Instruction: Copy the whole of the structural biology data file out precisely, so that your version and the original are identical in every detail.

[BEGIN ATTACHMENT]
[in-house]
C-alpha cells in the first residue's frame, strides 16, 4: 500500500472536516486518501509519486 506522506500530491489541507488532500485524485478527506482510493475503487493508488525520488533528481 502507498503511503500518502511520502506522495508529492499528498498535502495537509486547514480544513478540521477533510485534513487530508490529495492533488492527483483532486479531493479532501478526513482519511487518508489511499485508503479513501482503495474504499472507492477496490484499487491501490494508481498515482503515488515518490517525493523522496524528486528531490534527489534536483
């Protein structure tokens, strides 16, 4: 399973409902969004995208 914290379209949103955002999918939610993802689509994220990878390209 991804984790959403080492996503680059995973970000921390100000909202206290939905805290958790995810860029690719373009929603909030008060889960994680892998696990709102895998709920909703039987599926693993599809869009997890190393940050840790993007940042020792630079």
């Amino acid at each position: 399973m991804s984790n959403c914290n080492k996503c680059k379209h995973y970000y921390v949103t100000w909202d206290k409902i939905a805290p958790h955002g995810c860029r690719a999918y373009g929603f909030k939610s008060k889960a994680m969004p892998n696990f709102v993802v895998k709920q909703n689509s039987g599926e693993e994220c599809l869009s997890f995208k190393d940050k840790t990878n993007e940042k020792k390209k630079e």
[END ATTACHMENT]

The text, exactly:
[in-house]
C-alpha cells in the first residue's frame, strides 16, 4: 500500500472536516486518501509519486 506522506500530491489541507488532500485524485478527506482510493475503487493508488525520488533528481 502507498503511503500518502511520502506522495508529492499528498498535502495537509486547514480544513478540521477533510485534513487530508490529495492533488492527483483532486479531493479532501478526513482519511487518508489511499485508503479513501482503495474504499472507492477496490484499487491501490494508481498515482503515488515518490517525493523522496524528486528531490534527489534536483
């Protein structure tokens, strides 16, 4: 399973409902969004995208 914290379209949103955002999918939610993802689509994220990878390209 991804984790959403080492996503680059995973970000921390100000909202206290939905805290958790995810860029690719373009929603909030008060889960994680892998696990709102895998709920909703039987599926693993599809869009997890190393940050840790993007940042020792630079």
């Amino acid at each position: 399973m991804s984790n959403c914290n080492k996503c680059k379209h995973y970000y921390v949103t100000w909202d206290k409902i939905a805290p958790h955002g995810c860029r690719a999918y373009g929603f909030k939610s008060k889960a994680m969004p892998n696990f709102v993802v895998k709920q909703n689509s039987g599926e693993e994220c599809l869009s997890f995208k190393d940050k840790t990878n993007e940042k020792k390209k630079e």